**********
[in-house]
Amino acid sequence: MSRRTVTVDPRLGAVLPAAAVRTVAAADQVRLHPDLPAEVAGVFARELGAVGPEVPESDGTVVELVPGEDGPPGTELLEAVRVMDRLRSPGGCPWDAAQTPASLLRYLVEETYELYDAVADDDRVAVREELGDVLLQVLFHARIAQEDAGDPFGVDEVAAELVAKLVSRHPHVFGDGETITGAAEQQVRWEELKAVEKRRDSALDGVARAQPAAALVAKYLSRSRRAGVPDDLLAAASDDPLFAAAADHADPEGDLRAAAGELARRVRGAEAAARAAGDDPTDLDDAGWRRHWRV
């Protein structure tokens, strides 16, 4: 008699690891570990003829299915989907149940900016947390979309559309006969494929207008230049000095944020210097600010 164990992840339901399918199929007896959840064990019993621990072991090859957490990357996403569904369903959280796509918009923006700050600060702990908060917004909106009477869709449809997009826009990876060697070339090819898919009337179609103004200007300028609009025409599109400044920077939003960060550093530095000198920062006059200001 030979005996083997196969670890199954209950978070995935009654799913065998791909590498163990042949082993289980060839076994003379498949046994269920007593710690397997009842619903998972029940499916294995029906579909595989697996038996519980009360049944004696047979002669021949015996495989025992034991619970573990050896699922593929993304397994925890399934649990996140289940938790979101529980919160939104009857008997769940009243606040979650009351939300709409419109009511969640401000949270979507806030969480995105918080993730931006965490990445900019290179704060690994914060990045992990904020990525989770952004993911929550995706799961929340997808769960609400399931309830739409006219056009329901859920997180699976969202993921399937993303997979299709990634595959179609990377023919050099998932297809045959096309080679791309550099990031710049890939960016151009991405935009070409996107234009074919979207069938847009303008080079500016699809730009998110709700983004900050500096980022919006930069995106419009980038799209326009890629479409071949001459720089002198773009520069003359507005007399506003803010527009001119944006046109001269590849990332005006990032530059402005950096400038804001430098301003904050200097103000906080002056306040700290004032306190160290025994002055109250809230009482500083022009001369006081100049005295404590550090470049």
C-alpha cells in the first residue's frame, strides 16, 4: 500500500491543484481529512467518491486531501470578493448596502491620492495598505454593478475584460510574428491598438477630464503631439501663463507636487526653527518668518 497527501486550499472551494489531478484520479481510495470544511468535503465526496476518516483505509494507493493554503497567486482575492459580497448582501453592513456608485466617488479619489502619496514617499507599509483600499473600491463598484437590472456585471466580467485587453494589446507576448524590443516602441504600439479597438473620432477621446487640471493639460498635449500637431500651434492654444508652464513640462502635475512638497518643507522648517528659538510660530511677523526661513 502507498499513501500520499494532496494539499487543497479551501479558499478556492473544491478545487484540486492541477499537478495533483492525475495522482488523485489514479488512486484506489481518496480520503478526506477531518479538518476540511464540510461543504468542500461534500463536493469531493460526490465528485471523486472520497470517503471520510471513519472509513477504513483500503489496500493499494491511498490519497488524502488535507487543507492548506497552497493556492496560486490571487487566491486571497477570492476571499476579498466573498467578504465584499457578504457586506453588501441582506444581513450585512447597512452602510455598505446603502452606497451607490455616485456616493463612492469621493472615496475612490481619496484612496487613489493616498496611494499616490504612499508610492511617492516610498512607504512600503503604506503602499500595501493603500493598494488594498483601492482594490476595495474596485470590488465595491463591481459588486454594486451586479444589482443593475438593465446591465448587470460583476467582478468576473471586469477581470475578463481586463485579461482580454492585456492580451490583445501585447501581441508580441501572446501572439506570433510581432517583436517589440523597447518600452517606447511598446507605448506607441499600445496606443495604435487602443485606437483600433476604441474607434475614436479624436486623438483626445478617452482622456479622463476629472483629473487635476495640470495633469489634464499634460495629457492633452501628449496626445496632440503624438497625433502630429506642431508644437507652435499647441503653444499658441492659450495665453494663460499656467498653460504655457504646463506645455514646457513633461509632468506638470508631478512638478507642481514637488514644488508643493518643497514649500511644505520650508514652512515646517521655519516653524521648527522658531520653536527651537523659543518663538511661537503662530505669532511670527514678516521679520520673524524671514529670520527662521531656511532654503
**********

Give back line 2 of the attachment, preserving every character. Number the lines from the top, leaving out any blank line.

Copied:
Amino acid sequence: MSRRTVTVDPRLGAVLPAAAVRTVAAADQVRLHPDLPAEVAGVFARELGAVGPEVPESDGTVVELVPGEDGPPGTELLEAVRVMDRLRSPGGCPWDAAQTPASLLRYLVEETYELYDAVADDDRVAVREELGDVLLQVLFHARIAQEDAGDPFGVDEVAAELVAKLVSRHPHVFGDGETITGAAEQQVRWEELKAVEKRRDSALDGVARAQPAAALVAKYLSRSRRAGVPDDLLAAASDDPLFAAAADHADPEGDLRAAAGELARRVRGAEAAARAAGDDPTDLDDAGWRRHWRV